Life for humans may be improving but what about everything else that shares our planet?
In trying times, social media users tend to share think pieces, charts and graphics proving that humanity has never had it so good.
These graphics focus on the growth of lovely things like basic education, literacy, democracy and vaccination, and the decline of awful things like extreme poverty and child mortality.
The charts are often accompanied by pithy captions like “awesome proof that humanity hasn’t actually botched it.”
What the captions ignore is that humans are not the only species that matters. The world may be a better place for us, but what of the millions of species that also call Earth their home?
Even the most measured debates about climate change are couched in terms of our lives, our children, our future. Perhaps this solipsism is necessary; perhaps most humans just don’t care about a problem unless it’s creeping in their own shadow or knocking on their own door. There are kids and bills and everyday errands to deal with – who has the capacity to worry about gargantuan problems like climate change?
As we go about our daily business, however, our devotion to obscene consumerism is wreaking slow-creep devastation across the planet.
Loss of wilderness
Last year, scientists revealed that humans have destroyed a tenth of Earth’s wilderness in the last 25 years alone. The study, published in Current Biology, reveals alarming findings about the world’s wilderness (defined by the authors as ‘biologically and ecologically largely intact landscapes that are mostly free of human disturbance’).
The study reveals that an estimated 3.3 million km2 of wilderness has been lost since the early 1990s, 30% of it in the Amazon and 14% in central Africa.
What’s more, three of Earth’s 14 terrestrial biomes now have no globally significant wilderness area remaining. A further five biomes now have less than 10% wilderness remaining.
If current trends continue, there could be no globally significantly wild areas left in less than a century.
The sixth mass extinction
Human activity has ushered in what some scientists call the Anthropocene era, dating from when human activities started to have a significant global impact on Earth’s geology and ecosystems.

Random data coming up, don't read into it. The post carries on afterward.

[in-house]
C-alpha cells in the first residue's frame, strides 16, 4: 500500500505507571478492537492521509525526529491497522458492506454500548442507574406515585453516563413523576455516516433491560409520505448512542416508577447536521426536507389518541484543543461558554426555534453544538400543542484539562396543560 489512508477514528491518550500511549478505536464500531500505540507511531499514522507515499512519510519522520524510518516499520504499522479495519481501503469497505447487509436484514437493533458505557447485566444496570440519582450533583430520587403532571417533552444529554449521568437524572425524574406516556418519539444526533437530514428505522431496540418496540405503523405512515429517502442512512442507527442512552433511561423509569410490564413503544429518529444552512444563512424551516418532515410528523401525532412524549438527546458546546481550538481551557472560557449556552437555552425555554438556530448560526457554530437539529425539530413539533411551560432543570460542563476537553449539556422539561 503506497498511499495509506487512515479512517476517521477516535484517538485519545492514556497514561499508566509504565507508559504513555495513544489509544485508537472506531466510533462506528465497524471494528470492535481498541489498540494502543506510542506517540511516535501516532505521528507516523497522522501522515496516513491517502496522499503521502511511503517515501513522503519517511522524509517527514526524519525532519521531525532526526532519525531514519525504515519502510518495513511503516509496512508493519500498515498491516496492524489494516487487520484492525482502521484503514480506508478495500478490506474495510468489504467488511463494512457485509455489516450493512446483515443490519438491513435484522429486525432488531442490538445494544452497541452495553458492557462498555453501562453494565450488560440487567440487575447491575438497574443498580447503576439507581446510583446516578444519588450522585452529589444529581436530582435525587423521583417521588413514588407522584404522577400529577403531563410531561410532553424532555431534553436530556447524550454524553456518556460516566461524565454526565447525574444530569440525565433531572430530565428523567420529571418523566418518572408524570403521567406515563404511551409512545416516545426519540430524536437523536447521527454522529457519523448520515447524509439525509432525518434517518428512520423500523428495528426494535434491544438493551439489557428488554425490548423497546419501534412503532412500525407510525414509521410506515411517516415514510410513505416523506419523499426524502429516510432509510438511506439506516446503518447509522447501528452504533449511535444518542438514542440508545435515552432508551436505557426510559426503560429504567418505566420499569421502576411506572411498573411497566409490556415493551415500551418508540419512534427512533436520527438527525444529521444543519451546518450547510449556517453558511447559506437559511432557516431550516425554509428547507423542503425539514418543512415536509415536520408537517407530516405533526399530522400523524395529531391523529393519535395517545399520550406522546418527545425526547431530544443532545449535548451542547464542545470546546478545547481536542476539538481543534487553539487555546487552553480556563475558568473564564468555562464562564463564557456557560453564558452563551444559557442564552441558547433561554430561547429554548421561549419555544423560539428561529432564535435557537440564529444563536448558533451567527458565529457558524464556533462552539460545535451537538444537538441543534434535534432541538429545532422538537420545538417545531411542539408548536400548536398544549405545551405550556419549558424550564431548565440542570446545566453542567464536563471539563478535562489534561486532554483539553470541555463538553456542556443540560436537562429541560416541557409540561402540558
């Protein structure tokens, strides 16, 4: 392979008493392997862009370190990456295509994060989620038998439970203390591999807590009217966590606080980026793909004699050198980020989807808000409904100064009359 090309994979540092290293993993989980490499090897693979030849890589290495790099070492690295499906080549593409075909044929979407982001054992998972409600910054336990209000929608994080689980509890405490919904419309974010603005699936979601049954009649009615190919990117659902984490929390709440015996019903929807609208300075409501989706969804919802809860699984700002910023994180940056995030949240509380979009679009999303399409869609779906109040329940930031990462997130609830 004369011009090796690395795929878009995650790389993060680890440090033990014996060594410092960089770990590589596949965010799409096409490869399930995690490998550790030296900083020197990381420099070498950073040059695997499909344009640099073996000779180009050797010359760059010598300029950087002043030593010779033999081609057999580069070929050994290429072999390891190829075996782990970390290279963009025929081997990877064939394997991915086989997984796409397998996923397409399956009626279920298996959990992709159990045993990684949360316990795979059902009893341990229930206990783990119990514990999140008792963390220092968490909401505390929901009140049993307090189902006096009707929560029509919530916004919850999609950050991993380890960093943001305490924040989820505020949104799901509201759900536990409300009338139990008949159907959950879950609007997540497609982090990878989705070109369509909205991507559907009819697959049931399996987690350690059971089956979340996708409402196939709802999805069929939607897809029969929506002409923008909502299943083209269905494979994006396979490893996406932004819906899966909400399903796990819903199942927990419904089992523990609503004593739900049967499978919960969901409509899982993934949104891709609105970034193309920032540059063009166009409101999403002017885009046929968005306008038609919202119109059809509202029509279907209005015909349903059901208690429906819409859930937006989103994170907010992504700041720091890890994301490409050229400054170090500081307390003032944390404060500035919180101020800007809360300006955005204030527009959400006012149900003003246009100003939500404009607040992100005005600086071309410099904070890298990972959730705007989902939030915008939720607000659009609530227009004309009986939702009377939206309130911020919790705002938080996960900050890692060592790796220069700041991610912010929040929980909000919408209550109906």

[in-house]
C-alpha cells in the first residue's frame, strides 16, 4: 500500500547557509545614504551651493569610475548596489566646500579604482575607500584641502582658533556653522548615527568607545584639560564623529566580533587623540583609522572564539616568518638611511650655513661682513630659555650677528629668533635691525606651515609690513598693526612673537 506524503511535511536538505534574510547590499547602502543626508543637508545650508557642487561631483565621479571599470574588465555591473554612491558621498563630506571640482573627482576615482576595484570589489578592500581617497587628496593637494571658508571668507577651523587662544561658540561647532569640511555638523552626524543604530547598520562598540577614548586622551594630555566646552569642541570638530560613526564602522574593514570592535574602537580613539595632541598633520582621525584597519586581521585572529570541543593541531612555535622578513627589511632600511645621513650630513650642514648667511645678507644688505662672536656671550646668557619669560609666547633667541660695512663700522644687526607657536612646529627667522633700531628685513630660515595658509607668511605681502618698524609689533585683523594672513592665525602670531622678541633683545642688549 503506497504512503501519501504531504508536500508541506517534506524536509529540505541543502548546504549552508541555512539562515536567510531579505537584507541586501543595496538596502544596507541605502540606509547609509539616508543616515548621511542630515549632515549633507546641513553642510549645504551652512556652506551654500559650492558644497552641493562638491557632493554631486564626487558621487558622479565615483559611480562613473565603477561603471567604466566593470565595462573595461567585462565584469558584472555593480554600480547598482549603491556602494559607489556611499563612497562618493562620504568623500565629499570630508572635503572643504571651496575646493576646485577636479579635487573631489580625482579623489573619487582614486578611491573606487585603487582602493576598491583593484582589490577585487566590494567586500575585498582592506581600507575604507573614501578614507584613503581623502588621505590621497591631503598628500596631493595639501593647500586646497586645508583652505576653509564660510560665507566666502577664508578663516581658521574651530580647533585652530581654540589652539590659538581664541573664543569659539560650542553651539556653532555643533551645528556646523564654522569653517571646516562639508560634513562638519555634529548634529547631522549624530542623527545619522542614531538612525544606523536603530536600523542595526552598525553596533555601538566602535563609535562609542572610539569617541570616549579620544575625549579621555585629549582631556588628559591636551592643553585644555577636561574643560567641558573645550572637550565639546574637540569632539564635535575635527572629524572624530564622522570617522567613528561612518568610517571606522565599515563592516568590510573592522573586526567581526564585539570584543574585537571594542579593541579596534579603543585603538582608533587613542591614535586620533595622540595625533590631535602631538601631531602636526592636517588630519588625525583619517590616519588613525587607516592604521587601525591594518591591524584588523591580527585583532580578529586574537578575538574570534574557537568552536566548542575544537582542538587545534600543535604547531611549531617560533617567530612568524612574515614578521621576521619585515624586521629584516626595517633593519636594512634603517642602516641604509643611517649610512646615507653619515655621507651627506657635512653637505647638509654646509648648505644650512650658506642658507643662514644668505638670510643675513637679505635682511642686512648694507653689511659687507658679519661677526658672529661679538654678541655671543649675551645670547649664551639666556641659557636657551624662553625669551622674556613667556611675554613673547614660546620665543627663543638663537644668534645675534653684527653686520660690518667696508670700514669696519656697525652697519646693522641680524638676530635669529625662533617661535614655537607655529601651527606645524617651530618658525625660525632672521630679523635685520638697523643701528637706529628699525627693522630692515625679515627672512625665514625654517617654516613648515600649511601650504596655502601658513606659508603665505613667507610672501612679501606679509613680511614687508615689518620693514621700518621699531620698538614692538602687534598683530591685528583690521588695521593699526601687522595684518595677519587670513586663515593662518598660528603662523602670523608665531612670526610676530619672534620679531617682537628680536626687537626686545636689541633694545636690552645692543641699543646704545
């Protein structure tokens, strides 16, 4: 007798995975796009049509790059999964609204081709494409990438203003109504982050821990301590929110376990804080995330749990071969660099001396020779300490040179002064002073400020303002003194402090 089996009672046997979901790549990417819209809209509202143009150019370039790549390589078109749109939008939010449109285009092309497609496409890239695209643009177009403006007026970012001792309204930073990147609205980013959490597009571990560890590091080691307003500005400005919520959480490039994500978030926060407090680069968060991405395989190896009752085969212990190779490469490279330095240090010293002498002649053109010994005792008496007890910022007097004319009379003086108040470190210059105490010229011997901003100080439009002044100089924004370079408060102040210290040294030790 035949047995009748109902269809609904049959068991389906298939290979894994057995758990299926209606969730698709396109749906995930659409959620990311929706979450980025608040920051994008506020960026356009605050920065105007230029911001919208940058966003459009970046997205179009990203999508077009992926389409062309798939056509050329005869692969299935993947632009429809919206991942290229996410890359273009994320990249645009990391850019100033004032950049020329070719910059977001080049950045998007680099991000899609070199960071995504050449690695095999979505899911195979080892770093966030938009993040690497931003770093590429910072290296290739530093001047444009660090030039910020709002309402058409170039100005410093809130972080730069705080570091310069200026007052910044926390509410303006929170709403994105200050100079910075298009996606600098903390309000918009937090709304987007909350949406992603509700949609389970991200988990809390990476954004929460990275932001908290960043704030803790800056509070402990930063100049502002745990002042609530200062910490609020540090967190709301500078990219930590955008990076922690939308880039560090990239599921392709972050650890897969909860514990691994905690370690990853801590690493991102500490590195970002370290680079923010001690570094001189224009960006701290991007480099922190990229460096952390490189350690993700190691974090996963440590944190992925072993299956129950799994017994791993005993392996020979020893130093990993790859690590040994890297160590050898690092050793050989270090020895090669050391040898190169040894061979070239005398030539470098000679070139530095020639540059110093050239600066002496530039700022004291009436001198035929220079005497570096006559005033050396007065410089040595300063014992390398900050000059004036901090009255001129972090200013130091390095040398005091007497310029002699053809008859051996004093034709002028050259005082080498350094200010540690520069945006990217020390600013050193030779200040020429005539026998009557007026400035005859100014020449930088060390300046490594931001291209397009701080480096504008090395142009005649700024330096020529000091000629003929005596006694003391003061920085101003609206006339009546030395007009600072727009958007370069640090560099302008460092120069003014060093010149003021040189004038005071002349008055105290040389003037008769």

The sixth mass extinction is distinct from the five mass extinctions that preceded it because it would be caused by human actions.
Causes include: the spread of non-native species around the world; human dominance over the world’s primary production; human actions in directing evolution; and modern society’s insatiable appetite for road building (despite its shattering effect on nature) and new technology (despite its toxic effects on the environment).
Last year was the hottest on record since modern record keeping began in 1880.
Earth’s average surface temperature has risen 1.1°C (2°F) since the late 19th century. Most of the warming has occurred in the past 35 years, with 16 of the 17 warmest years on record occurring since 2001.
Not only was 2016 the warmest year on record, but eight of the 12 months that make up the year – from January through September, with the exception of June – were the warmest on record for those respective months. October, November, and December of 2016 were the second warmest of those months on record – in all three cases, behind records set in 2015.
In the same year, Outside Online ran an obituary for the Great Barrier Reef. It starts:
“The Great Barrier Reef of Australia passed away in 2016 after a long illness. It was 25 million years old.
For most of its life, the reef was the world’s largest living structure, and the only one visible from space. It was 1,400 miles long, with 2,900 individual reefs and 1,050 islands. In total area, it was larger than the United Kingdom, and it contained more biodiversity than all of Europe combined. It harbored 1,625 species of fish, 3,000 species of mollusk, 450 species of coral, 220 species of birds, and 30 species of whales and dolphins. Among its many other achievements, the reef was home to one of the world’s largest populations of dugong and the largest breeding ground of green turtles.”
The article is undeniably alarmist, but perhaps stunts like this are necessary to draw the eyes of the world to important but unsexy environmental issues. After all, glaciers melt at glacial pace and no-one has attention spans that long. Perhaps bold stunts can succeed where stats and studies fail.
A need for action
Widespread apathy coupled with political cowardice has set us on a course to environmental catastrophe – and things are set to get worse.
The new president of the US, Donald Trump, believes climate change is a hoax and his cabinet is replete with skeptics and deniers. What’s more, references to climate change have been purged from the US government website after Trump’s inauguration. Clearly, things are poised to get far, far worse.
Humanity’s darkest acts – genocide, colonisation, slavery – usually happen over the course of decades, hidden beneath a guise of normalcy. There are no flashing danger signs or blood red warning flags, rather an insidious conquest of popular opinion. Climate change happens on an even longer time frame and clearly we find it hard to care about next century.
There are seven billion humans on earth. We hold human life dear – and dear it is – but the planet and its preservation is more important. Biodiversity is bigger than us and we have an obligation to preserve reference points of pre-human environments.
Basic education, literacy, democracy and vaccination may all be improving and for humans this could be the best of times, but for everything else it could well be the worst.